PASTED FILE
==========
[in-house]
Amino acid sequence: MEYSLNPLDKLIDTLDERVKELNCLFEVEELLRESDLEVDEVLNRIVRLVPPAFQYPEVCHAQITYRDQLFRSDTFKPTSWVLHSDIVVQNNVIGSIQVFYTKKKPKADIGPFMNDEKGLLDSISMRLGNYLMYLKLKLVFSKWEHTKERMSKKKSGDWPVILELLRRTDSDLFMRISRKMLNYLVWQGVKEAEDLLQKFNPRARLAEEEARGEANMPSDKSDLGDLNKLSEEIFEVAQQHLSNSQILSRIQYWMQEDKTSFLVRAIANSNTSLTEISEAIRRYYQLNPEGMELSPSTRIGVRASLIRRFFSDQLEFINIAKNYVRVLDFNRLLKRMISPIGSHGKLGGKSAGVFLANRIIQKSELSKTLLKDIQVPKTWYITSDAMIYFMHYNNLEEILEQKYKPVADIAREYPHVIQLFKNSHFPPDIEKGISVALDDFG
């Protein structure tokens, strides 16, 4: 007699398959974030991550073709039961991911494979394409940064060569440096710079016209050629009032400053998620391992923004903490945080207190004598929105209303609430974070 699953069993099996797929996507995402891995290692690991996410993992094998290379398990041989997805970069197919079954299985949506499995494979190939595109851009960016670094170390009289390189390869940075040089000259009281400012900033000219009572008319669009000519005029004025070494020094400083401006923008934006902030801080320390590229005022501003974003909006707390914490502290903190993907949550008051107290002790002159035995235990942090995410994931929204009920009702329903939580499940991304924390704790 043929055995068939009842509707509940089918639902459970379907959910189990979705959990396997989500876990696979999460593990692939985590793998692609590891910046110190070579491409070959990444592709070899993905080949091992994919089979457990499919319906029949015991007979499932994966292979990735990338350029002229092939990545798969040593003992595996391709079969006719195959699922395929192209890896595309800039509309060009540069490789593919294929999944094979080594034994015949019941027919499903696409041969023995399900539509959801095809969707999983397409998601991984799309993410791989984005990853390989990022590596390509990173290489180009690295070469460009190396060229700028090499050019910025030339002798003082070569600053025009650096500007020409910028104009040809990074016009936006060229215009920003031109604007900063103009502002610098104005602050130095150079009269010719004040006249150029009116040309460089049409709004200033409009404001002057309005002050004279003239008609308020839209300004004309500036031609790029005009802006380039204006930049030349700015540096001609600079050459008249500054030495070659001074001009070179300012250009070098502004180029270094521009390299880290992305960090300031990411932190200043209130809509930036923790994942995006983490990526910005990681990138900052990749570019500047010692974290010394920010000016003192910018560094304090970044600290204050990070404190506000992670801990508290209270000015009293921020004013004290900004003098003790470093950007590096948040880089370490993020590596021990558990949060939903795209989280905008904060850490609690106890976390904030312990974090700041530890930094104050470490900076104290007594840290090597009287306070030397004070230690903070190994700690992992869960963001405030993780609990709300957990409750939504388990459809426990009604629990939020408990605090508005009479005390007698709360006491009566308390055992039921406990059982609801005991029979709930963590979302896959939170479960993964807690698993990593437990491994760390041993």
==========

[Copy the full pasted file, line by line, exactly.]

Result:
[in-house]
Amino acid sequence: MEYSLNPLDKLIDTLDERVKELNCLFEVEELLRESDLEVDEVLNRIVRLVPPAFQYPEVCHAQITYRDQLFRSDTFKPTSWVLHSDIVVQNNVIGSIQVFYTKKKPKADIGPFMNDEKGLLDSISMRLGNYLMYLKLKLVFSKWEHTKERMSKKKSGDWPVILELLRRTDSDLFMRISRKMLNYLVWQGVKEAEDLLQKFNPRARLAEEEARGEANMPSDKSDLGDLNKLSEEIFEVAQQHLSNSQILSRIQYWMQEDKTSFLVRAIANSNTSLTEISEAIRRYYQLNPEGMELSPSTRIGVRASLIRRFFSDQLEFINIAKNYVRVLDFNRLLKRMISPIGSHGKLGGKSAGVFLANRIIQKSELSKTLLKDIQVPKTWYITSDAMIYFMHYNNLEEILEQKYKPVADIAREYPHVIQLFKNSHFPPDIEKGISVALDDFG
């Protein structure tokens, strides 16, 4: 007699398959974030991550073709039961991911494979394409940064060569440096710079016209050629009032400053998620391992923004903490945080207190004598929105209303609430974070 699953069993099996797929996507995402891995290692690991996410993992094998290379398990041989997805970069197919079954299985949506499995494979190939595109851009960016670094170390009289390189390869940075040089000259009281400012900033000219009572008319669009000519005029004025070494020094400083401006923008934006902030801080320390590229005022501003974003909006707390914490502290903190993907949550008051107290002790002159035995235990942090995410994931929204009920009702329903939580499940991304924390704790 043929055995068939009842509707509940089918639902459970379907959910189990979705959990396997989500876990696979999460593990692939985590793998692609590891910046110190070579491409070959990444592709070899993905080949091992994919089979457990499919319906029949015991007979499932994966292979990735990338350029002229092939990545798969040593003992595996391709079969006719195959699922395929192209890896595309800039509309060009540069490789593919294929999944094979080594034994015949019941027919499903696409041969023995399900539509959801095809969707999983397409998601991984799309993410791989984005990853390989990022590596390509990173290489180009690295070469460009190396060229700028090499050019910025030339002798003082070569600053025009650096500007020409910028104009040809990074016009936006060229215009920003031109604007900063103009502002610098104005602050130095150079009269010719004040006249150029009116040309460089049409709004200033409009404001002057309005002050004279003239008609308020839209300004004309500036031609790029005009802006380039204006930049030349700015540096001609600079050459008249500054030495070659001074001009070179300012250009070098502004180029270094521009390299880290992305960090300031990411932190200043209130809509930036923790994942995006983490990526910005990681990138900052990749570019500047010692974290010394920010000016003192910018560094304090970044600290204050990070404190506000992670801990508290209270000015009293921020004013004290900004003098003790470093950007590096948040880089370490993020590596021990558990949060939903795209989280905008904060850490609690106890976390904030312990974090700041530890930094104050470490900076104290007594840290090597009287306070030397004070230690903070190994700690992992869960963001405030993780609990709300957990409750939504388990459809426990009604629990939020408990605090508005009479005390007698709360006491009566308390055992039921406990059982609801005991029979709930963590979302896959939170479960993964807690698993990593437990491994760390041993």